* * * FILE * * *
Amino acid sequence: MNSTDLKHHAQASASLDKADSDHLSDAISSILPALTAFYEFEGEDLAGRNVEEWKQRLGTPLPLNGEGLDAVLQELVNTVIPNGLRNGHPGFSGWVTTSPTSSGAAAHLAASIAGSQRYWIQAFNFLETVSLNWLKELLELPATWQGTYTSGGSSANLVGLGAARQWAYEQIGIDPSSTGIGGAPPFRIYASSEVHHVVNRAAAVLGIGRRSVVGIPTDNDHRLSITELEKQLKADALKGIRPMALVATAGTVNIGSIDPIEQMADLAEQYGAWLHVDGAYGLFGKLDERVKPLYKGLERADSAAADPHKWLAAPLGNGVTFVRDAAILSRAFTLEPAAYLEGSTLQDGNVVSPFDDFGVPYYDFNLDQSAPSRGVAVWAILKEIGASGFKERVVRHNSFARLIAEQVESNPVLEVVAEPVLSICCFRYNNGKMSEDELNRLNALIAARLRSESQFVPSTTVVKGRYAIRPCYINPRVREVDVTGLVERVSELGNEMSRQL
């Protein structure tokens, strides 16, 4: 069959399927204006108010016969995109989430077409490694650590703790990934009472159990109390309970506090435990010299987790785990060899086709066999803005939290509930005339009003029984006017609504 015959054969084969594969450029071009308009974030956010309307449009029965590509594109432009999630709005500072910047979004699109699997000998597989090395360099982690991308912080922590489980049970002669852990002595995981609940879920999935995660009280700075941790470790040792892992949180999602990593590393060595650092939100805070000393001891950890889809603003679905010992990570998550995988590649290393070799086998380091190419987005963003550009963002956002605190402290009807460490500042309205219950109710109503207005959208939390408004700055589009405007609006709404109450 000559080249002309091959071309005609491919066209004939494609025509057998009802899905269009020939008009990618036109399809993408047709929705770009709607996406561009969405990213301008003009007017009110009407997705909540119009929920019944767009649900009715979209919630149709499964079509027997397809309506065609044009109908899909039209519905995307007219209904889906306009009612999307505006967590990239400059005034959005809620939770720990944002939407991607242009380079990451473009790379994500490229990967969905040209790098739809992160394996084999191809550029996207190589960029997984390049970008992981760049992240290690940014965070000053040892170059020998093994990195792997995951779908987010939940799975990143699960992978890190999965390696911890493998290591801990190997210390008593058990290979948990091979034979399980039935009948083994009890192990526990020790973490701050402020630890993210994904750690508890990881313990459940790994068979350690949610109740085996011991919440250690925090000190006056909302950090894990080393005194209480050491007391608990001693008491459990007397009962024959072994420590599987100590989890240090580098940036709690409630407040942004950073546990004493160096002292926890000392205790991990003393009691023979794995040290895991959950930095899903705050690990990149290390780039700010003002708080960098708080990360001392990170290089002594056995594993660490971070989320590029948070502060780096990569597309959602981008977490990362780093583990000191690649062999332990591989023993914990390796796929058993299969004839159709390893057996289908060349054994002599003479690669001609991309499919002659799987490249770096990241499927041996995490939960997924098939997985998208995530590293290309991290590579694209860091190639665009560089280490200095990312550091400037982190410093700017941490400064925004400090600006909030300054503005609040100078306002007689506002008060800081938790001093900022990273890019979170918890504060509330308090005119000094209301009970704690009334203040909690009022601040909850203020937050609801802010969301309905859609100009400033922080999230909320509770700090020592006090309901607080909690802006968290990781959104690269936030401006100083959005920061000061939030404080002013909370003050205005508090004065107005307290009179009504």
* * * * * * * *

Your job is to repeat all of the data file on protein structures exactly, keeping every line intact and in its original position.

Amino acid sequence: MNSTDLKHHAQASASLDKADSDHLSDAISSILPALTAFYEFEGEDLAGRNVEEWKQRLGTPLPLNGEGLDAVLQELVNTVIPNGLRNGHPGFSGWVTTSPTSSGAAAHLAASIAGSQRYWIQAFNFLETVSLNWLKELLELPATWQGTYTSGGSSANLVGLGAARQWAYEQIGIDPSSTGIGGAPPFRIYASSEVHHVVNRAAAVLGIGRRSVVGIPTDNDHRLSITELEKQLKADALKGIRPMALVATAGTVNIGSIDPIEQMADLAEQYGAWLHVDGAYGLFGKLDERVKPLYKGLERADSAAADPHKWLAAPLGNGVTFVRDAAILSRAFTLEPAAYLEGSTLQDGNVVSPFDDFGVPYYDFNLDQSAPSRGVAVWAILKEIGASGFKERVVRHNSFARLIAEQVESNPVLEVVAEPVLSICCFRYNNGKMSEDELNRLNALIAARLRSESQFVPSTTVVKGRYAIRPCYINPRVREVDVTGLVERVSELGNEMSRQL
């Protein structure tokens, strides 16, 4: 069959399927204006108010016969995109989430077409490694650590703790990934009472159990109390309970506090435990010299987790785990060899086709066999803005939290509930005339009003029984006017609504 015959054969084969594969450029071009308009974030956010309307449009029965590509594109432009999630709005500072910047979004699109699997000998597989090395360099982690991308912080922590489980049970002669852990002595995981609940879920999935995660009280700075941790470790040792892992949180999602990593590393060595650092939100805070000393001891950890889809603003679905010992990570998550995988590649290393070799086998380091190419987005963003550009963002956002605190402290009807460490500042309205219950109710109503207005959208939390408004700055589009405007609006709404109450 000559080249002309091959071309005609491919066209004939494609025509057998009802899905269009020939008009990618036109399809993408047709929705770009709607996406561009969405990213301008003009007017009110009407997705909540119009929920019944767009649900009715979209919630149709499964079509027997397809309506065609044009109908899909039209519905995307007219209904889906306009009612999307505006967590990239400059005034959005809620939770720990944002939407991607242009380079990451473009790379994500490229990967969905040209790098739809992160394996084999191809550029996207190589960029997984390049970008992981760049992240290690940014965070000053040892170059020998093994990195792997995951779908987010939940799975990143699960992978890190999965390696911890493998290591801990190997210390008593058990290979948990091979034979399980039935009948083994009890192990526990020790973490701050402020630890993210994904750690508890990881313990459940790994068979350690949610109740085996011991919440250690925090000190006056909302950090894990080393005194209480050491007391608990001693008491459990007397009962024959072994420590599987100590989890240090580098940036709690409630407040942004950073546990004493160096002292926890000392205790991990003393009691023979794995040290895991959950930095899903705050690990990149290390780039700010003002708080960098708080990360001392990170290089002594056995594993660490971070989320590029948070502060780096990569597309959602981008977490990362780093583990000191690649062999332990591989023993914990390796796929058993299969004839159709390893057996289908060349054994002599003479690669001609991309499919002659799987490249770096990241499927041996995490939960997924098939997985998208995530590293290309991290590579694209860091190639665009560089280490200095990312550091400037982190410093700017941490400064925004400090600006909030300054503005609040100078306002007689506002008060800081938790001093900022990273890019979170918890504060509330308090005119000094209301009970704690009334203040909690009022601040909850203020937050609801802010969301309905859609100009400033922080999230909320509770700090020592006090309901607080909690802006968290990781959104690269936030401006100083959005920061000061939030404080002013909370003050205005508090004065107005307290009179009504």